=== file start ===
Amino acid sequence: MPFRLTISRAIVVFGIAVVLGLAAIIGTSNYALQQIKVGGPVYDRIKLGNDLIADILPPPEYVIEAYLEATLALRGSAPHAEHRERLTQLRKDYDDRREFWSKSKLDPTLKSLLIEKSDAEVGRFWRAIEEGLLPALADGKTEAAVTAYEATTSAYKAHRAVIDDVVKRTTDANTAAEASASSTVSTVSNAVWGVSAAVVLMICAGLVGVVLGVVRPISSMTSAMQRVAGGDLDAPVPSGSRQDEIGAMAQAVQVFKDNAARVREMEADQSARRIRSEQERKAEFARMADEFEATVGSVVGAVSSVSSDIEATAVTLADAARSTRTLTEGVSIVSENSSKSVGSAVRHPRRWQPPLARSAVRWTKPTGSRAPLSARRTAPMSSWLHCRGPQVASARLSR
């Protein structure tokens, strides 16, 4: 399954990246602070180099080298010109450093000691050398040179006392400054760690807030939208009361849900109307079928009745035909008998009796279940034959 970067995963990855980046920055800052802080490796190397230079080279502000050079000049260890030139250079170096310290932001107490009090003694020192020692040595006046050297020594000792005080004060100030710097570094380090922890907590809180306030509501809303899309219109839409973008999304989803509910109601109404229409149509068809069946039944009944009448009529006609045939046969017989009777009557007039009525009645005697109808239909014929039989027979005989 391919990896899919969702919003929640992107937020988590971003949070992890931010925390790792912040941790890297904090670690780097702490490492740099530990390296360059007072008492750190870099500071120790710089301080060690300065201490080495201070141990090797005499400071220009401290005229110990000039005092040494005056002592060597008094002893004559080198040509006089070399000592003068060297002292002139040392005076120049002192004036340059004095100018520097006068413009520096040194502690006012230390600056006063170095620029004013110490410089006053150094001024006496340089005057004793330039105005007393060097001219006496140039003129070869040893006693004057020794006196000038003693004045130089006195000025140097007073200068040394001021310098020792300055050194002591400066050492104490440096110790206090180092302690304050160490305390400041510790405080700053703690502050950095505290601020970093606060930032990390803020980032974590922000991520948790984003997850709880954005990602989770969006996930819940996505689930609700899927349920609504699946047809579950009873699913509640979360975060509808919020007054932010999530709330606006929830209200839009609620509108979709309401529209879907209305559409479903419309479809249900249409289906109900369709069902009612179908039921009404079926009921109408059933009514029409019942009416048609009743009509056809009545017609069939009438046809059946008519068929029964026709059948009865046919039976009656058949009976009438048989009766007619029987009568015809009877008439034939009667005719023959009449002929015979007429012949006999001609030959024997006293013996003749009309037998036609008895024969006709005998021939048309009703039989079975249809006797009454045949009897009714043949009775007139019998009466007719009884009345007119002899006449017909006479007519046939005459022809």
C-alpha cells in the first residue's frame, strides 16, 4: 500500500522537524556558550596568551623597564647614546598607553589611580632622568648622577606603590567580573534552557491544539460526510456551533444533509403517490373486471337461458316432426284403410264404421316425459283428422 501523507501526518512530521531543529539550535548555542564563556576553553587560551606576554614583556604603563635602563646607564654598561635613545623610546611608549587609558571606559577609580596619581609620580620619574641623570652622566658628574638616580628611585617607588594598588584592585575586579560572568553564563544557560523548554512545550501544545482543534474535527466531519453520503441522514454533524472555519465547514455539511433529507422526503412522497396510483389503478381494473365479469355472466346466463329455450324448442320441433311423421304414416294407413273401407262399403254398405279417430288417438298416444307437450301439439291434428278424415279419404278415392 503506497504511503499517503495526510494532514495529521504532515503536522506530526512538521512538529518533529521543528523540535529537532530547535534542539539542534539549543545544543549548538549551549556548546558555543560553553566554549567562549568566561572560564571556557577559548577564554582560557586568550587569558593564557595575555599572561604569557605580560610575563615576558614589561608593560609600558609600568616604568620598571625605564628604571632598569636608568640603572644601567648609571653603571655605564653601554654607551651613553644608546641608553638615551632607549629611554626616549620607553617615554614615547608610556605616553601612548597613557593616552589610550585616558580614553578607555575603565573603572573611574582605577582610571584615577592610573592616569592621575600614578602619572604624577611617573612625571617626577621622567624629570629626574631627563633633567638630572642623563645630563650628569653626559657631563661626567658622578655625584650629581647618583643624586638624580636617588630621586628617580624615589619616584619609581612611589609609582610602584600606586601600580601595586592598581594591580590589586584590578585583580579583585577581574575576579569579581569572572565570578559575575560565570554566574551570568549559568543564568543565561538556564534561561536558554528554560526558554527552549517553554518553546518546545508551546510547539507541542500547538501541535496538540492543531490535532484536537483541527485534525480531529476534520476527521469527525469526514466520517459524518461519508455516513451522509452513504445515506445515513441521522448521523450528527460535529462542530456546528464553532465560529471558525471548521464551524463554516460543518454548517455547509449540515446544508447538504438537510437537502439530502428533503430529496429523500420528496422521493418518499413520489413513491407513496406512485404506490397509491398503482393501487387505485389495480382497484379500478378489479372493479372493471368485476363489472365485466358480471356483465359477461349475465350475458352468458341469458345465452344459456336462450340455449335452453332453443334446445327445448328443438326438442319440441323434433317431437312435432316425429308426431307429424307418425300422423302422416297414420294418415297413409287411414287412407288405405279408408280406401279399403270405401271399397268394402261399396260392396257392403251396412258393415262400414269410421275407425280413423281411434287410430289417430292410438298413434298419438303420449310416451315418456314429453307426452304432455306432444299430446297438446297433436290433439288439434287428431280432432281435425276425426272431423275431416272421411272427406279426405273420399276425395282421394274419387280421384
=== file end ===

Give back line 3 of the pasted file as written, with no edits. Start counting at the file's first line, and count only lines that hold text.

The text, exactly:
C-alpha cells in the first residue's frame, strides 16, 4: 500500500522537524556558550596568551623597564647614546598607553589611580632622568648622577606603590567580573534552557491544539460526510456551533444533509403517490373486471337461458316432426284403410264404421316425459283428422 501523507501526518512530521531543529539550535548555542564563556576553553587560551606576554614583556604603563635602563646607564654598561635613545623610546611608549587609558571606559577609580596619581609620580620619574641623570652622566658628574638616580628611585617607588594598588584592585575586579560572568553564563544557560523548554512545550501544545482543534474535527466531519453520503441522514454533524472555519465547514455539511433529507422526503412522497396510483389503478381494473365479469355472466346466463329455450324448442320441433311423421304414416294407413273401407262399403254398405279417430288417438298416444307437450301439439291434428278424415279419404278415392 503506497504511503499517503495526510494532514495529521504532515503536522506530526512538521512538529518533529521543528523540535529537532530547535534542539539542534539549543545544543549548538549551549556548546558555543560553553566554549567562549568566561572560564571556557577559548577564554582560557586568550587569558593564557595575555599572561604569557605580560610575563615576558614589561608593560609600558609600568616604568620598571625605564628604571632598569636608568640603572644601567648609571653603571655605564653601554654607551651613553644608546641608553638615551632607549629611554626616549620607553617615554614615547608610556605616553601612548597613557593616552589610550585616558580614553578607555575603565573603572573611574582605577582610571584615577592610573592616569592621575600614578602619572604624577611617573612625571617626577621622567624629570629626574631627563633633567638630572642623563645630563650628569653626559657631563661626567658622578655625584650629581647618583643624586638624580636617588630621586628617580624615589619616584619609581612611589609609582610602584600606586601600580601595586592598581594591580590589586584590578585583580579583585577581574575576579569579581569572572565570578559575575560565570554566574551570568549559568543564568543565561538556564534561561536558554528554560526558554527552549517553554518553546518546545508551546510547539507541542500547538501541535496538540492543531490535532484536537483541527485534525480531529476534520476527521469527525469526514466520517459524518461519508455516513451522509452513504445515506445515513441521522448521523450528527460535529462542530456546528464553532465560529471558525471548521464551524463554516460543518454548517455547509449540515446544508447538504438537510437537502439530502428533503430529496429523500420528496422521493418518499413520489413513491407513496406512485404506490397509491398503482393501487387505485389495480382497484379500478378489479372493479372493471368485476363489472365485466358480471356483465359477461349475465350475458352468458341469458345465452344459456336462450340455449335452453332453443334446445327445448328443438326438442319440441323434433317431437312435432316425429308426431307429424307418425300422423302422416297414420294418415297413409287411414287412407288405405279408408280406401279399403270405401271399397268394402261399396260392396257392403251396412258393415262400414269410421275407425280413423281411434287410430289417430292410438298413434298419438303420449310416451315418456314429453307426452304432455306432444299430446297438446297433436290433439288439434287428431280432432281435425276425426272431423275431416272421411272427406279426405273420399276425395282421394274419387280421384